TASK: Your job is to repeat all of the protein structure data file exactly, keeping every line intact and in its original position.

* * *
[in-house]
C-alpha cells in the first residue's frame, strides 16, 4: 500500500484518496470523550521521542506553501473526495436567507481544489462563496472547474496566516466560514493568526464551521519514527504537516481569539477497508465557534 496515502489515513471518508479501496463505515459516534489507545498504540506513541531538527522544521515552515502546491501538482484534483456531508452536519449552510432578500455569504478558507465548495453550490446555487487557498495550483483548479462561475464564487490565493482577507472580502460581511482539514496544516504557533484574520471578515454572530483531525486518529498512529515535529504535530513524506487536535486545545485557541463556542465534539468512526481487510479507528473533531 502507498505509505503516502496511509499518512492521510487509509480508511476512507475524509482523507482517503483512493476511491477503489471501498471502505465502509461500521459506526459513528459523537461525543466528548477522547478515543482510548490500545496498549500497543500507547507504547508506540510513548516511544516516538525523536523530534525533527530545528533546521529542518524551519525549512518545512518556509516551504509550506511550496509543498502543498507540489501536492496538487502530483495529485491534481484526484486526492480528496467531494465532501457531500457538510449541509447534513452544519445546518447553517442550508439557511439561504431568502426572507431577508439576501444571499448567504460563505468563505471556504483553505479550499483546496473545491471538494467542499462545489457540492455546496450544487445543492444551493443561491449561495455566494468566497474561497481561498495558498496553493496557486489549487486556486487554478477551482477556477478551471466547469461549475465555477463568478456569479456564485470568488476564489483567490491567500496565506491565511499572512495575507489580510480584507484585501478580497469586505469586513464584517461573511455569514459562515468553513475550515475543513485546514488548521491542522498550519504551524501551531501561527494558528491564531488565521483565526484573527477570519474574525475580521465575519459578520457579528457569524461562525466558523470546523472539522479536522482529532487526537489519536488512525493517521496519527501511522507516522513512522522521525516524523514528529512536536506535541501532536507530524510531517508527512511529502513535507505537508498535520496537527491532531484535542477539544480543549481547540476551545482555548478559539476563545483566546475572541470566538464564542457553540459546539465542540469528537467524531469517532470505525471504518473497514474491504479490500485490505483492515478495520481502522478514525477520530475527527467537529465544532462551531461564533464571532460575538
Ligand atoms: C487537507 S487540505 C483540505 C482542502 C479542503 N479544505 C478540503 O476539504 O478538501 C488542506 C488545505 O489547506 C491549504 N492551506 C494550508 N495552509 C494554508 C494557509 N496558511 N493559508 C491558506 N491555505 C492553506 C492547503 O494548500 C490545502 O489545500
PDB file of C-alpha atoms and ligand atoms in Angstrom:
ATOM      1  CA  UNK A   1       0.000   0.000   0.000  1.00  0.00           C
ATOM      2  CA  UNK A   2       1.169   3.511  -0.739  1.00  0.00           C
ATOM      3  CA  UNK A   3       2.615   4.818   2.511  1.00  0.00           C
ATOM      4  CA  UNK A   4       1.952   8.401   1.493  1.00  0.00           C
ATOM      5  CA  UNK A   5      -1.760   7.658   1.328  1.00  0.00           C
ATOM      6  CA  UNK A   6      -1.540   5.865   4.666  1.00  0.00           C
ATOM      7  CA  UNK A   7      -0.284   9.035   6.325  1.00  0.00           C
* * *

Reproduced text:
[in-house]
C-alpha cells in the first residue's frame, strides 16, 4: 500500500484518496470523550521521542506553501473526495436567507481544489462563496472547474496566516466560514493568526464551521519514527504537516481569539477497508465557534 496515502489515513471518508479501496463505515459516534489507545498504540506513541531538527522544521515552515502546491501538482484534483456531508452536519449552510432578500455569504478558507465548495453550490446555487487557498495550483483548479462561475464564487490565493482577507472580502460581511482539514496544516504557533484574520471578515454572530483531525486518529498512529515535529504535530513524506487536535486545545485557541463556542465534539468512526481487510479507528473533531 502507498505509505503516502496511509499518512492521510487509509480508511476512507475524509482523507482517503483512493476511491477503489471501498471502505465502509461500521459506526459513528459523537461525543466528548477522547478515543482510548490500545496498549500497543500507547507504547508506540510513548516511544516516538525523536523530534525533527530545528533546521529542518524551519525549512518545512518556509516551504509550506511550496509543498502543498507540489501536492496538487502530483495529485491534481484526484486526492480528496467531494465532501457531500457538510449541509447534513452544519445546518447553517442550508439557511439561504431568502426572507431577508439576501444571499448567504460563505468563505471556504483553505479550499483546496473545491471538494467542499462545489457540492455546496450544487445543492444551493443561491449561495455566494468566497474561497481561498495558498496553493496557486489549487486556486487554478477551482477556477478551471466547469461549475465555477463568478456569479456564485470568488476564489483567490491567500496565506491565511499572512495575507489580510480584507484585501478580497469586505469586513464584517461573511455569514459562515468553513475550515475543513485546514488548521491542522498550519504551524501551531501561527494558528491564531488565521483565526484573527477570519474574525475580521465575519459578520457579528457569524461562525466558523470546523472539522479536522482529532487526537489519536488512525493517521496519527501511522507516522513512522522521525516524523514528529512536536506535541501532536507530524510531517508527512511529502513535507505537508498535520496537527491532531484535542477539544480543549481547540476551545482555548478559539476563545483566546475572541470566538464564542457553540459546539465542540469528537467524531469517532470505525471504518473497514474491504479490500485490505483492515478495520481502522478514525477520530475527527467537529465544532462551531461564533464571532460575538
Ligand atoms: C487537507 S487540505 C483540505 C482542502 C479542503 N479544505 C478540503 O476539504 O478538501 C488542506 C488545505 O489547506 C491549504 N492551506 C494550508 N495552509 C494554508 C494557509 N496558511 N493559508 C491558506 N491555505 C492553506 C492547503 O494548500 C490545502 O489545500
PDB file of C-alpha atoms and ligand atoms in Angstrom:
ATOM      1  CA  UNK A   1       0.000   0.000   0.000  1.00  0.00           C
ATOM      2  CA  UNK A   2       1.169   3.511  -0.739  1.00  0.00           C
ATOM      3  CA  UNK A   3       2.615   4.818   2.511  1.00  0.00           C
ATOM      4  CA  UNK A   4       1.952   8.401   1.493  1.00  0.00           C
ATOM      5  CA  UNK A   5      -1.760   7.658   1.328  1.00  0.00           C
ATOM      6  CA  UNK A   6      -1.540   5.865   4.666  1.00  0.00           C
ATOM      7  CA  UNK A   7      -0.284   9.035   6.325  1.00  0.00           C